Book review: Persona, place, and poetics in Sarah Carson’s “How to Baptize a Child in Flint, Michigan”
By William Barillas
Born and bred, as the expression goes, in Flint, Michigan, poet Sarah Carson has previously published three chapbooks and two full-length books. The provocatively titled book Poems in Which You Die (2014) consists of surrealistic prose poems, narratives for the most part, that provoke speculation on what mundane yet consequential situations they might symbolize. Perhaps they represent the psychic backdrop to the realism and naturalism of Buick City (2015), with its vignettes and character portraits of postindustrial working-class life in contemporary Flint. The first sentence of “Perfectly Useful Front Lawns” suggests as much: “We live now in a dream between who we are and what scares us.”
That poem, like so many in Carson’s second book, opens into an actual territory where roads not only take us through the present or toward the future but also into the past, as we “follow Chevrolet Avenue across where the river used to be” and “tell passersby how there used to be hockey and how there used to be baseball, that our uncles had lived by radio.” A persona emerges, a version of the poet, and a distinctive milieu: trailer homes, jobs at Walgreens, Walmart, and Meijer, the demolition derby, laundromat, cigarettes, and Mountain Dew. That persona and milieu, as well as Carson’s emerging poetic voice, are both moving and interesting.
Carson’s third book, however, is something else, something more. She had me from the title, and not just because I’m a Flint expatriate and a scholar of Midwestern literature, especially writing from Michigan and, even more specifically, from the Saginaw Valley. It’s the sense of purpose, or rather, method, expressed in the title that I find so apt and so evocative. How does one baptize a child in Flint, Michigan? The phrase suggests a process analysis essay written for a high school or college composition class. Remember those? They trace a sequence of steps, a series of actions toward a particular end, in this case, baptizing a child in Flint, Michigan. How is that done? How does one nurture life and honor the sacred, when one’s place on earth has been disrespected, defiled even?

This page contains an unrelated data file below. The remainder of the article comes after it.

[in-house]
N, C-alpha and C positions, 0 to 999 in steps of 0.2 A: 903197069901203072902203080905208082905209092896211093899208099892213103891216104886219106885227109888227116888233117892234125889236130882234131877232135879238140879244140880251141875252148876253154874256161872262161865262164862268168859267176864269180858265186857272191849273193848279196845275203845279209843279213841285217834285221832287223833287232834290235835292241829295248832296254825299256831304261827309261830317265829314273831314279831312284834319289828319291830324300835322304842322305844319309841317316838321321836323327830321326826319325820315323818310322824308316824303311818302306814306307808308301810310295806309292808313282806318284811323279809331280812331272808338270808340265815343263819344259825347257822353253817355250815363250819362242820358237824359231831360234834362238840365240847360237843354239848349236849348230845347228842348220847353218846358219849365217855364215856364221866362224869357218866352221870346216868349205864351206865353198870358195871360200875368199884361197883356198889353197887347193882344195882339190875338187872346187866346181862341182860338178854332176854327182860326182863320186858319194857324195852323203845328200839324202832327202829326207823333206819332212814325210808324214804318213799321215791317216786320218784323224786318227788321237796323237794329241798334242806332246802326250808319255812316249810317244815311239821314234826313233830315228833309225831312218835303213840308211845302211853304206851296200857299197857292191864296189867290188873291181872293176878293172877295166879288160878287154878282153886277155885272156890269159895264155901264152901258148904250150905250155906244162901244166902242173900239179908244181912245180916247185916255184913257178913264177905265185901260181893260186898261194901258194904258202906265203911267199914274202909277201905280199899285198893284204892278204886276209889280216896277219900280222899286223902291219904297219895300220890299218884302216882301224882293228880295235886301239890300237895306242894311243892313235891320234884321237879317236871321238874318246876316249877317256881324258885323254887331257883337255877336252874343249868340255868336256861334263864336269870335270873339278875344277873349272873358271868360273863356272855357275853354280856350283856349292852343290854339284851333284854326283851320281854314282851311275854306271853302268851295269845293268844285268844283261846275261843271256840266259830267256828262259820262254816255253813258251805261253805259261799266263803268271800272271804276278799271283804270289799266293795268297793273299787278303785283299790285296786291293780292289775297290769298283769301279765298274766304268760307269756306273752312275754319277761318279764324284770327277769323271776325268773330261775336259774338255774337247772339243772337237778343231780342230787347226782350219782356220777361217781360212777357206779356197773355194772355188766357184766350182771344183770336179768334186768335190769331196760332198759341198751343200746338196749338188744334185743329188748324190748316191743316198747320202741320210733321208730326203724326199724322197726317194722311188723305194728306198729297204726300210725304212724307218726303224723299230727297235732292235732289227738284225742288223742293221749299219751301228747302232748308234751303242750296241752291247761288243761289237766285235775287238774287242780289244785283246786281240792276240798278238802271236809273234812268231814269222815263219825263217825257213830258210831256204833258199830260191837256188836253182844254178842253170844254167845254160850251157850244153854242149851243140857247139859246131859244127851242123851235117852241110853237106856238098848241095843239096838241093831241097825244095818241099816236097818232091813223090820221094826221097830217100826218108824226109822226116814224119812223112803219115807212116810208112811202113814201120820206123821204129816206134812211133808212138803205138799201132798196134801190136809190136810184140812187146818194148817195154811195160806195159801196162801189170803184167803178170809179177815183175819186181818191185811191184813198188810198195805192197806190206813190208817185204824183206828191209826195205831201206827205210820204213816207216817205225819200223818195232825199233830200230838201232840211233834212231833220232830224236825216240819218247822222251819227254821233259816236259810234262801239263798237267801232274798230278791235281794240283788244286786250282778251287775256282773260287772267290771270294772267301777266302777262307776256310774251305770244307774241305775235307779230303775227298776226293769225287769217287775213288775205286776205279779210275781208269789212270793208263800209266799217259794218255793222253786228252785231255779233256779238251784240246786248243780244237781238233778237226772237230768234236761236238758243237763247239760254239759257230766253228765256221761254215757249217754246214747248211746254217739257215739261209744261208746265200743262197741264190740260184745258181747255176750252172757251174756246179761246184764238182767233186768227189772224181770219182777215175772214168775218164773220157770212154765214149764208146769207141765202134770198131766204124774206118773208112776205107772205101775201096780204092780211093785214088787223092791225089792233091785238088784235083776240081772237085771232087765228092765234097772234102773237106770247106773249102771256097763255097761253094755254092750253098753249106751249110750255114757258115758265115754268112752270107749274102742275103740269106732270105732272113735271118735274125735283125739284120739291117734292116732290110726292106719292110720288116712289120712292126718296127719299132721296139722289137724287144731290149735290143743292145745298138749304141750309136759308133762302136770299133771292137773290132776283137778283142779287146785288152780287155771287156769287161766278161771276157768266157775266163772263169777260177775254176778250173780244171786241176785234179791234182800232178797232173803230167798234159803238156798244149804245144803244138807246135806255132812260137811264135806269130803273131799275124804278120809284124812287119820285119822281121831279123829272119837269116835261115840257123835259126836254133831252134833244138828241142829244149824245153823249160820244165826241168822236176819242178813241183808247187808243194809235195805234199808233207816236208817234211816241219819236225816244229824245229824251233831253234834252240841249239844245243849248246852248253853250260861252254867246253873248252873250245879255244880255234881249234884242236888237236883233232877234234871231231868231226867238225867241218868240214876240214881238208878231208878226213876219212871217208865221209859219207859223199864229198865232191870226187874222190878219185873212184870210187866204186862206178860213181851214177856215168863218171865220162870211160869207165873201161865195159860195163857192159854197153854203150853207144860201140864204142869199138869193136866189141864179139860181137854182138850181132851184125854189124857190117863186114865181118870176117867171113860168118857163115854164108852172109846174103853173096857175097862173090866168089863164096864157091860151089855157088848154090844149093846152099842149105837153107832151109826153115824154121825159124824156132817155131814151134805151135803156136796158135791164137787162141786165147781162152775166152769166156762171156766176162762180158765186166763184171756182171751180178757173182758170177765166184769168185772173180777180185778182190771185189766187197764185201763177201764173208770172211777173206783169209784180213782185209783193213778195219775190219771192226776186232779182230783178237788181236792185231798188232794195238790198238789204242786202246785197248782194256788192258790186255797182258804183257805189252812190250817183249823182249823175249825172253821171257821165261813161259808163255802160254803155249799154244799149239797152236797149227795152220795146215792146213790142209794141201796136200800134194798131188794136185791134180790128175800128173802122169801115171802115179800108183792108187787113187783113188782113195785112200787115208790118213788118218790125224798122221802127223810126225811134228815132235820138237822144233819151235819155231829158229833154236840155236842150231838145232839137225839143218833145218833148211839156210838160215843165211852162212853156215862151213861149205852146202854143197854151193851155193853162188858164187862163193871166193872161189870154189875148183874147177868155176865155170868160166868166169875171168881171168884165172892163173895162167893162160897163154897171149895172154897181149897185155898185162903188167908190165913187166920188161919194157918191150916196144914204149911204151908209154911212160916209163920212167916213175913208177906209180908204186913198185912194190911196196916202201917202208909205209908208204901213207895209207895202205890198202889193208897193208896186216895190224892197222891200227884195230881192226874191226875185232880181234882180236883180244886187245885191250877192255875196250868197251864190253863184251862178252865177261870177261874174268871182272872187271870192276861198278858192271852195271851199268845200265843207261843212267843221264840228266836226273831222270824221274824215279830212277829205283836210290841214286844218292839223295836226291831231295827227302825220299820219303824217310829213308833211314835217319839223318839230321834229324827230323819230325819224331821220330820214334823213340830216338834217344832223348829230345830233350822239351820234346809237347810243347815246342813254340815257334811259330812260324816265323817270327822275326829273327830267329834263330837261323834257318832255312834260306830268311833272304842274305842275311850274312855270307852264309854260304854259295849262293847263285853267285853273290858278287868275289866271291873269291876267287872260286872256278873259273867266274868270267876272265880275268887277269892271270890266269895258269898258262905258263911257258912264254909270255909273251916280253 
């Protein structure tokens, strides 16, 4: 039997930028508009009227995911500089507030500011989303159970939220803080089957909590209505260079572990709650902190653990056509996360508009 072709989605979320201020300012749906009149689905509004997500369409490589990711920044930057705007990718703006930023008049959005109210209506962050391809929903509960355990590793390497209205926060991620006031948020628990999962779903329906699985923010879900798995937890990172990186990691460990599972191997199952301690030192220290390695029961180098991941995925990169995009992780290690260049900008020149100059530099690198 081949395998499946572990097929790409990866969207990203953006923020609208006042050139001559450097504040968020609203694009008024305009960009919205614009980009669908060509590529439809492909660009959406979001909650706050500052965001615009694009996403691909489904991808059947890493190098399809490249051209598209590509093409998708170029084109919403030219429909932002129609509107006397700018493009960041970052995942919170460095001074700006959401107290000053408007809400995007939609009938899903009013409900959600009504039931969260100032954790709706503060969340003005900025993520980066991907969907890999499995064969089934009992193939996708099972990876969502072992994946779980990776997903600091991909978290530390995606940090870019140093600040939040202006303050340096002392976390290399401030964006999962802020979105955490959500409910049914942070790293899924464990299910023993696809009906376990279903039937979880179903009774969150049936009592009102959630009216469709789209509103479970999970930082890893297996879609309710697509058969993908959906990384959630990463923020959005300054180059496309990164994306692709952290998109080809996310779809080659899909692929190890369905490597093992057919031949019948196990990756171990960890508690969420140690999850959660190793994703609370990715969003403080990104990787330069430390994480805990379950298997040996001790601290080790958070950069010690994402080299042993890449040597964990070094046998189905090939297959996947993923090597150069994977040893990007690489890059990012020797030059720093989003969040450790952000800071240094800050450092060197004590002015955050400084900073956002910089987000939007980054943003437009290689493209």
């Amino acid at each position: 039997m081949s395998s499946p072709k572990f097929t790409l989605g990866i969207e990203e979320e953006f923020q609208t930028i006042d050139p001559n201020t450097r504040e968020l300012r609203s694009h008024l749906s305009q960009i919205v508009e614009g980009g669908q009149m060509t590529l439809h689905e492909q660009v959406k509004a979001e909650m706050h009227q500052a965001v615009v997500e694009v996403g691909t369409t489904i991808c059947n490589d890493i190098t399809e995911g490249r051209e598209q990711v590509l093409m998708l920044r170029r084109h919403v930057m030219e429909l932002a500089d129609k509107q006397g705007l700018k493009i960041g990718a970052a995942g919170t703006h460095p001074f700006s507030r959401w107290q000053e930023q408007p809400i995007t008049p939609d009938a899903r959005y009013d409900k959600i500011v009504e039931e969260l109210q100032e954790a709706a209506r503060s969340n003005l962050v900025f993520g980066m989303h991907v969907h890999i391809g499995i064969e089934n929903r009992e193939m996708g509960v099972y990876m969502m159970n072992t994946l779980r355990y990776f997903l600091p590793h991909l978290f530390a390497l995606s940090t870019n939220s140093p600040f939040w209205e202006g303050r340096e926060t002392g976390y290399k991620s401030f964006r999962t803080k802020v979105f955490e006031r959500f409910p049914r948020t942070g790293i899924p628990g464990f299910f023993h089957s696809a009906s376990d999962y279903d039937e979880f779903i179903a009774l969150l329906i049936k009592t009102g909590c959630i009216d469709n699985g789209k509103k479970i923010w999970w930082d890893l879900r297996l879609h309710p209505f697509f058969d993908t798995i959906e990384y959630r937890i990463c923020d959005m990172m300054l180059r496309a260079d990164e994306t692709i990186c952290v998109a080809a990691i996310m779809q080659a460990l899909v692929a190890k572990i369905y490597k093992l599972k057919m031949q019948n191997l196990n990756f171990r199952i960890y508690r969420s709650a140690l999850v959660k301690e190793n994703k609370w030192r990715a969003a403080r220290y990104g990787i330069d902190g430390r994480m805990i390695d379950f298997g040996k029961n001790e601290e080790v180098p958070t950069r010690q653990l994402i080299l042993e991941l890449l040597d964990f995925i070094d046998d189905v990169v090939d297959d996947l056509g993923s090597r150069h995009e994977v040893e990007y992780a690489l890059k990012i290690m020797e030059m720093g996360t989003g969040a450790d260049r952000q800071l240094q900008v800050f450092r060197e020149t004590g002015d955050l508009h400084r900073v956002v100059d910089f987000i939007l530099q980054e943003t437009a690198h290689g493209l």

Baptism involves water as a symbol of purity and renewal, a bitter irony for a city whose water was poisoned, whether through sins or crimes of omission or commission by representatives of the state. As Michigan’s greatest poet, Theodore Roethke of Saginaw, wrote in his notebooks, “[w]e have failed to live up to our geography.” Sarah Carson addresses that failure with ritualistic tenderness and attention: “First, hold the curve / of their head like // packed snow / a struck match, // a field mouse / you catch // with the cup / of your hand.” Roethke would have loved that. I love the next step in the process: “Say they can be anything; / refill their root beer; // tell them, / Yes, // people like us / can be great, too.”